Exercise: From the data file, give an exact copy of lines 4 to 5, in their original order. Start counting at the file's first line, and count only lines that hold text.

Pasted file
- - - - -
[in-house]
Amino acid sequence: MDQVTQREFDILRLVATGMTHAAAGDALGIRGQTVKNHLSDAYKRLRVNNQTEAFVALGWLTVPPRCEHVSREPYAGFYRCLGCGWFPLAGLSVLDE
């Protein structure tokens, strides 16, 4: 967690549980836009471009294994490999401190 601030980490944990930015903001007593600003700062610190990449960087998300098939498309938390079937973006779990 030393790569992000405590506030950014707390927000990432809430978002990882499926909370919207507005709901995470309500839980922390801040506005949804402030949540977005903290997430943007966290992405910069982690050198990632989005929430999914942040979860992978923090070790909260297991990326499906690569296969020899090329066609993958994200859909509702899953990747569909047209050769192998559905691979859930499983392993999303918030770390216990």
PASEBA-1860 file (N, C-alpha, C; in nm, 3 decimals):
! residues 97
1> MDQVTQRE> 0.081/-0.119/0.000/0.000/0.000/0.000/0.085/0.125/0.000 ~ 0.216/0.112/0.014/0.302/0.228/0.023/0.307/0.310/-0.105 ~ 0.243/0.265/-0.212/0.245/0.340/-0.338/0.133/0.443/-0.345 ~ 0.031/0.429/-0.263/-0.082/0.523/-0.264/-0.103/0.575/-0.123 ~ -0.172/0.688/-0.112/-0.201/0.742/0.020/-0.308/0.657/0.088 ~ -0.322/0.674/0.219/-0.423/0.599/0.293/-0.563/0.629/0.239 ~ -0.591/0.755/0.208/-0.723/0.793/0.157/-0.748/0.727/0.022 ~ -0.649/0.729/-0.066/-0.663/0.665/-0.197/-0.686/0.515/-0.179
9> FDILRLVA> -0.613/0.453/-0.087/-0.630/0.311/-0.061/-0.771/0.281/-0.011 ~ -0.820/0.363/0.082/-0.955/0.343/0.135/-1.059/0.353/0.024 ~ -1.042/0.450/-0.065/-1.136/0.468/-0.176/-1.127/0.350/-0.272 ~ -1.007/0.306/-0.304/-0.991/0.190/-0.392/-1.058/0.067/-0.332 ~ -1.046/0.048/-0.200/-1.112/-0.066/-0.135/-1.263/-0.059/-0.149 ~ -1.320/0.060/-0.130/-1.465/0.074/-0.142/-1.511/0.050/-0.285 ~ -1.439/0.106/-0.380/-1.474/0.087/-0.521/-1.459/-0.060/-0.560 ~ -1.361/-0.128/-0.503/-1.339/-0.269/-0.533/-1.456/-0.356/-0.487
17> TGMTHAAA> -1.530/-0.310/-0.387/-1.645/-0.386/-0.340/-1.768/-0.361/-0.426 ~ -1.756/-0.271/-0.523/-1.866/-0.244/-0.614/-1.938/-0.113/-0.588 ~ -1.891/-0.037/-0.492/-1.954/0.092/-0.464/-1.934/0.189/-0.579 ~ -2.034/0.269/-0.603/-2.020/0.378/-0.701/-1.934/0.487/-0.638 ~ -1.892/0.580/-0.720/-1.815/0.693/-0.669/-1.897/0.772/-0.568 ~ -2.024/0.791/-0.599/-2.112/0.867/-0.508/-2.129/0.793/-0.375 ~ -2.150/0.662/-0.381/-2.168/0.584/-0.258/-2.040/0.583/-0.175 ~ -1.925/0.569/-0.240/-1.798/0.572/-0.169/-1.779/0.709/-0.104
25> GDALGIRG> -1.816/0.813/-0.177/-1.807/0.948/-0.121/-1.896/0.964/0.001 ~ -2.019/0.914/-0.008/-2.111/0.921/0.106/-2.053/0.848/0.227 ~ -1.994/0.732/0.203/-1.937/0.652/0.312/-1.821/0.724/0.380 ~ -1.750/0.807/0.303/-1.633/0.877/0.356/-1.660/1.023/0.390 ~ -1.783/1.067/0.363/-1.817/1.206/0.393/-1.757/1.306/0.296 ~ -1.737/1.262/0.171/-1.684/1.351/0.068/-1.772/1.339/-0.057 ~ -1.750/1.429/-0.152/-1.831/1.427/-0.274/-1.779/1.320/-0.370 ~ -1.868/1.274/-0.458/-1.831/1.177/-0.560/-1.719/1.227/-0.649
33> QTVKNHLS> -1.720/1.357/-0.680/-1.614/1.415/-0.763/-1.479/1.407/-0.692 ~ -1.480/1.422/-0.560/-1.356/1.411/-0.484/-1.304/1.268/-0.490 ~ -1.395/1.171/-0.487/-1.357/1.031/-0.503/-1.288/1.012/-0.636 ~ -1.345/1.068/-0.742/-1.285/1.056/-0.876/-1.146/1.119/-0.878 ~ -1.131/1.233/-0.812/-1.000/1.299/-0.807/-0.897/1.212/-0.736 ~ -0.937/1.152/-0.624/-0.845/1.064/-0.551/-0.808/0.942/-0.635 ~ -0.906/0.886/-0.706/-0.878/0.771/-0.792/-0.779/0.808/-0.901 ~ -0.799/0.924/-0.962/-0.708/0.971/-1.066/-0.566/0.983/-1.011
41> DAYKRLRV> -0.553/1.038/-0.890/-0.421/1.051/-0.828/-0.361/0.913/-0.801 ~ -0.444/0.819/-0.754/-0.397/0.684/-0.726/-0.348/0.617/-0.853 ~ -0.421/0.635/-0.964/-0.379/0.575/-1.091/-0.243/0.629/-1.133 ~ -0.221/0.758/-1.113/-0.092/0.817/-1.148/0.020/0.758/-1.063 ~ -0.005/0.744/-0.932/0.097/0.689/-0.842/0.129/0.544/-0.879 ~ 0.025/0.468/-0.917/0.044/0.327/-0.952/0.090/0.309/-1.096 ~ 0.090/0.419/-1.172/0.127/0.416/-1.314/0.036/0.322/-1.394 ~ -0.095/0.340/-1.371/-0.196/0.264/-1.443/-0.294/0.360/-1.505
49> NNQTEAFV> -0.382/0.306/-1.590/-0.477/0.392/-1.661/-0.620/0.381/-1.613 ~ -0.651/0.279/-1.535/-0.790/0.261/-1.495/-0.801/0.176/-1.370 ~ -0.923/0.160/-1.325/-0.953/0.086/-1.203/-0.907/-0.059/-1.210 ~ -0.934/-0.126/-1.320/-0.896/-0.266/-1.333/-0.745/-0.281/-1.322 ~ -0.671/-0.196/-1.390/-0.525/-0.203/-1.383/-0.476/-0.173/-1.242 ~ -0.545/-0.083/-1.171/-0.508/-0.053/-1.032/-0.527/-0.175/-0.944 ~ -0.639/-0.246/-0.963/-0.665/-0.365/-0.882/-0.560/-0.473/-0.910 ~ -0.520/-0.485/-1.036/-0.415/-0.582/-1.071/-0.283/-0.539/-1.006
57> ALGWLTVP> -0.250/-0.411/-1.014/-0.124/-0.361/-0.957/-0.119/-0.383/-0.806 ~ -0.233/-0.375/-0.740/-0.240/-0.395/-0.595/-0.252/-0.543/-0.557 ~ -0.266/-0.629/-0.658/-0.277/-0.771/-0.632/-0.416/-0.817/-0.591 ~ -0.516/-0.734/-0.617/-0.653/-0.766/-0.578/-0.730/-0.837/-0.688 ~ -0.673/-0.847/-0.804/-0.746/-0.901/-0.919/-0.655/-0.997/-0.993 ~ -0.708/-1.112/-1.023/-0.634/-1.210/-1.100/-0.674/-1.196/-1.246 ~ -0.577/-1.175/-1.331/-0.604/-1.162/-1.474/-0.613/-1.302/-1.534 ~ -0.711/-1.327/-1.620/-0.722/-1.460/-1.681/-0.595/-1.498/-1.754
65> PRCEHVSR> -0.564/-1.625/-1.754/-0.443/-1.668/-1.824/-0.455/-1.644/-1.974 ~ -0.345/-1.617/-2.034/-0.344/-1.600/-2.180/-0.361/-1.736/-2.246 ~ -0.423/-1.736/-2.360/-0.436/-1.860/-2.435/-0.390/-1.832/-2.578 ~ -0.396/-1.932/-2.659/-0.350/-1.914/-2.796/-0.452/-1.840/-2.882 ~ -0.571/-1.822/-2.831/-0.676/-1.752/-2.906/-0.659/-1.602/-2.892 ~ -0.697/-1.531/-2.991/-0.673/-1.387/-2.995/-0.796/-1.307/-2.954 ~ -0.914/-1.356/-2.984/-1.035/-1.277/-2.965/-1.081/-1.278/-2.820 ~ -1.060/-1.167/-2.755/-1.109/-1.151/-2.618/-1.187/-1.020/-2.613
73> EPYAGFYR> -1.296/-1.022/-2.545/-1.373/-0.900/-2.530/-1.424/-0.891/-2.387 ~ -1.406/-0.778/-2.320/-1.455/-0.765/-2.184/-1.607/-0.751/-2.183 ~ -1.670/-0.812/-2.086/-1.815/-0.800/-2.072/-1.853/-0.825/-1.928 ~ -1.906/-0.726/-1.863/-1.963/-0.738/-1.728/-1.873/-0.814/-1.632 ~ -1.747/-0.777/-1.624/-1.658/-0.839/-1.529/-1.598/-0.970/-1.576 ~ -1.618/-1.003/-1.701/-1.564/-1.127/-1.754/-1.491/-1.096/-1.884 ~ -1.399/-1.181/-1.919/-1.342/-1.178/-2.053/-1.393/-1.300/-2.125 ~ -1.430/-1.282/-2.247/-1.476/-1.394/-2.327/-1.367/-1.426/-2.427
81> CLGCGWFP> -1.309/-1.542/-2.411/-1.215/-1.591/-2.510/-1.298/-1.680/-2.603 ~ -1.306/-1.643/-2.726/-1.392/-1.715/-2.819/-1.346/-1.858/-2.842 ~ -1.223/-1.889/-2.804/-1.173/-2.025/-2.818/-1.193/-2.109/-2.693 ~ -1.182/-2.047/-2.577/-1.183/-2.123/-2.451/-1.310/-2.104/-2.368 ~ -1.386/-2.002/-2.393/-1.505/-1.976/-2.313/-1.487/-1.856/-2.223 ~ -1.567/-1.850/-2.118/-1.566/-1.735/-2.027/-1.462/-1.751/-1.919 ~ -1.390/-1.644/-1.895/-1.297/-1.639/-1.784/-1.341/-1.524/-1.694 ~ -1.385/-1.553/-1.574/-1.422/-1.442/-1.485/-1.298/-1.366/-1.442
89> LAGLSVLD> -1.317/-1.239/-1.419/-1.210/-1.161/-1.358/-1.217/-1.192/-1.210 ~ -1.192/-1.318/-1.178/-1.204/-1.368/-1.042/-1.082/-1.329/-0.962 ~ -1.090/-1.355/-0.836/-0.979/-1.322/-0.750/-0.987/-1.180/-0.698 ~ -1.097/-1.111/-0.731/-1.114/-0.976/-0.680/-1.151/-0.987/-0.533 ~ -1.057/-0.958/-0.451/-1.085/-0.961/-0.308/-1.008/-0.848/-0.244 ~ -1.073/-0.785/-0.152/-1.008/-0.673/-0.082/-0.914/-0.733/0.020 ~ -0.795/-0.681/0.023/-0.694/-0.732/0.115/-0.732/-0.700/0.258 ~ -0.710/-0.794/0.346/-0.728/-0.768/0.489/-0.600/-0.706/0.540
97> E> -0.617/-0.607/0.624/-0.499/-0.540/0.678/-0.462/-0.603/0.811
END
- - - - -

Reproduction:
PASEBA-1860 file (N, C-alpha, C; in nm, 3 decimals):
! residues 97